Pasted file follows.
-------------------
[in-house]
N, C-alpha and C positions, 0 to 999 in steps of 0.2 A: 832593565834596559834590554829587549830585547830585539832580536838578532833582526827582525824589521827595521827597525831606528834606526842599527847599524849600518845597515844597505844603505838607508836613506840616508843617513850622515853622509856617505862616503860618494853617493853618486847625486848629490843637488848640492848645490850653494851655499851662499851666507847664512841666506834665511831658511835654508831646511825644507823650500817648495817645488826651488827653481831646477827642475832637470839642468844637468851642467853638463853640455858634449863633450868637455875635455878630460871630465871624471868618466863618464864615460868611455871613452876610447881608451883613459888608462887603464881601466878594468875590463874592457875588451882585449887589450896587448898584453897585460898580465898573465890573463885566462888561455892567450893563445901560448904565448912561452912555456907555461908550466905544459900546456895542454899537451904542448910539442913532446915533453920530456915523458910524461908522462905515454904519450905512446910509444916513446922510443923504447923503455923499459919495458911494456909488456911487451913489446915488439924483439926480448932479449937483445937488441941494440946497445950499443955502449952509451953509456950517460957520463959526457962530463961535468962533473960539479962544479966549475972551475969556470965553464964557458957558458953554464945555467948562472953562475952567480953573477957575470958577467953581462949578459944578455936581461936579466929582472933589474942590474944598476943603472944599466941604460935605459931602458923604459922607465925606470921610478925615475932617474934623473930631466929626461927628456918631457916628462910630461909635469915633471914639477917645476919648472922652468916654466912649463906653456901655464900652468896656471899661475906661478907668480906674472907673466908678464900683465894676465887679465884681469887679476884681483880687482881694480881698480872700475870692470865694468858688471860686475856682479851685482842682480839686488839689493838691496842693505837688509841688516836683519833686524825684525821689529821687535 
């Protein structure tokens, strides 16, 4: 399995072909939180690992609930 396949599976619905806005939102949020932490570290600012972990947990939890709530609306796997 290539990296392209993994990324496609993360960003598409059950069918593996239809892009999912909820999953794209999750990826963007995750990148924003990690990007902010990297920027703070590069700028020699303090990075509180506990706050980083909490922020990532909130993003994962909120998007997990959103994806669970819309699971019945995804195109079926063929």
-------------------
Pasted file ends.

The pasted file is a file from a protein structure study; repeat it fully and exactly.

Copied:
[in-house]
N, C-alpha and C positions, 0 to 999 in steps of 0.2 A: 832593565834596559834590554829587549830585547830585539832580536838578532833582526827582525824589521827595521827597525831606528834606526842599527847599524849600518845597515844597505844603505838607508836613506840616508843617513850622515853622509856617505862616503860618494853617493853618486847625486848629490843637488848640492848645490850653494851655499851662499851666507847664512841666506834665511831658511835654508831646511825644507823650500817648495817645488826651488827653481831646477827642475832637470839642468844637468851642467853638463853640455858634449863633450868637455875635455878630460871630465871624471868618466863618464864615460868611455871613452876610447881608451883613459888608462887603464881601466878594468875590463874592457875588451882585449887589450896587448898584453897585460898580465898573465890573463885566462888561455892567450893563445901560448904565448912561452912555456907555461908550466905544459900546456895542454899537451904542448910539442913532446915533453920530456915523458910524461908522462905515454904519450905512446910509444916513446922510443923504447923503455923499459919495458911494456909488456911487451913489446915488439924483439926480448932479449937483445937488441941494440946497445950499443955502449952509451953509456950517460957520463959526457962530463961535468962533473960539479962544479966549475972551475969556470965553464964557458957558458953554464945555467948562472953562475952567480953573477957575470958577467953581462949578459944578455936581461936579466929582472933589474942590474944598476943603472944599466941604460935605459931602458923604459922607465925606470921610478925615475932617474934623473930631466929626461927628456918631457916628462910630461909635469915633471914639477917645476919648472922652468916654466912649463906653456901655464900652468896656471899661475906661478907668480906674472907673466908678464900683465894676465887679465884681469887679476884681483880687482881694480881698480872700475870692470865694468858688471860686475856682479851685482842682480839686488839689493838691496842693505837688509841688516836683519833686524825684525821689529821687535 
């Protein structure tokens, strides 16, 4: 399995072909939180690992609930 396949599976619905806005939102949020932490570290600012972990947990939890709530609306796997 290539990296392209993994990324496609993360960003598409059950069918593996239809892009999912909820999953794209999750990826963007995750990148924003990690990007902010990297920027703070590069700028020699303090990075509180506990706050980083909490922020990532909130993003994962909120998007997990959103994806669970819309699971019945995804195109079926063929």